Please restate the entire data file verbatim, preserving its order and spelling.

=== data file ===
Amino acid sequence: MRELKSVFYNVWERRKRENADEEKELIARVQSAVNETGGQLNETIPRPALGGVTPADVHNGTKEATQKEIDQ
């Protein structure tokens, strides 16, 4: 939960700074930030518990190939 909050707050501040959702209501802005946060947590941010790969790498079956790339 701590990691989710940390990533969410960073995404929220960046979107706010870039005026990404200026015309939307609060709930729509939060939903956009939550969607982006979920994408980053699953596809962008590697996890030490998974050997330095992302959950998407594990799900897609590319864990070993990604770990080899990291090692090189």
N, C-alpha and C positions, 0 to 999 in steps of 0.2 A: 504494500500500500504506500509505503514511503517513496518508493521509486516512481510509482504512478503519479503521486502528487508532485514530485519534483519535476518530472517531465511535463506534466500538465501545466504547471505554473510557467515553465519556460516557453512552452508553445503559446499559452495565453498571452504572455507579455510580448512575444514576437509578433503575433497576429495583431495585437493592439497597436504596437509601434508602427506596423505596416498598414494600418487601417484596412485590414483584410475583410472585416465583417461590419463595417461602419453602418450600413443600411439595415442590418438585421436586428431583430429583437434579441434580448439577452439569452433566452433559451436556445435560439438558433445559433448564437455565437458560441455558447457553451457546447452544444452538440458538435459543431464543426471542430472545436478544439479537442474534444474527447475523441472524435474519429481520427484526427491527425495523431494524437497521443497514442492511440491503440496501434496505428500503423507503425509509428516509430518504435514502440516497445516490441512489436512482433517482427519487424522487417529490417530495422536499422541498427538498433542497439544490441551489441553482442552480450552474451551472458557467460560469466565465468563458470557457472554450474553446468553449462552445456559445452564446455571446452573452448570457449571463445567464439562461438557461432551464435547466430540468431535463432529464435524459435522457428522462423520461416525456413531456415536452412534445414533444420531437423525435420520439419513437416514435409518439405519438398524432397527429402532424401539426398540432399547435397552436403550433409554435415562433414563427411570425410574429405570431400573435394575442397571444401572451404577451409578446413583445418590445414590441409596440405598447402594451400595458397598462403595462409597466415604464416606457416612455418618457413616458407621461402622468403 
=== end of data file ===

Amino acid sequence: MRELKSVFYNVWERRKRENADEEKELIARVQSAVNETGGQLNETIPRPALGGVTPADVHNGTKEATQKEIDQ
């Protein structure tokens, strides 16, 4: 939960700074930030518990190939 909050707050501040959702209501802005946060947590941010790969790498079956790339 701590990691989710940390990533969410960073995404929220960046979107706010870039005026990404200026015309939307609060709930729509939060939903956009939550969607982006979920994408980053699953596809962008590697996890030490998974050997330095992302959950998407594990799900897609590319864990070993990604770990080899990291090692090189």
N, C-alpha and C positions, 0 to 999 in steps of 0.2 A: 504494500500500500504506500509505503514511503517513496518508493521509486516512481510509482504512478503519479503521486502528487508532485514530485519534483519535476518530472517531465511535463506534466500538465501545466504547471505554473510557467515553465519556460516557453512552452508553445503559446499559452495565453498571452504572455507579455510580448512575444514576437509578433503575433497576429495583431495585437493592439497597436504596437509601434508602427506596423505596416498598414494600418487601417484596412485590414483584410475583410472585416465583417461590419463595417461602419453602418450600413443600411439595415442590418438585421436586428431583430429583437434579441434580448439577452439569452433566452433559451436556445435560439438558433445559433448564437455565437458560441455558447457553451457546447452544444452538440458538435459543431464543426471542430472545436478544439479537442474534444474527447475523441472524435474519429481520427484526427491527425495523431494524437497521443497514442492511440491503440496501434496505428500503423507503425509509428516509430518504435514502440516497445516490441512489436512482433517482427519487424522487417529490417530495422536499422541498427538498433542497439544490441551489441553482442552480450552474451551472458557467460560469466565465468563458470557457472554450474553446468553449462552445456559445452564446455571446452573452448570457449571463445567464439562461438557461432551464435547466430540468431535463432529464435524459435522457428522462423520461416525456413531456415536452412534445414533444420531437423525435420520439419513437416514435409518439405519438398524432397527429402532424401539426398540432399547435397552436403550433409554435415562433414563427411570425410574429405570431400573435394575442397571444401572451404577451409578446413583445418590445414590441409596440405598447402594451400595458397598462403595462409597466415604464416606457416612455418618457413616458407621461402622468403 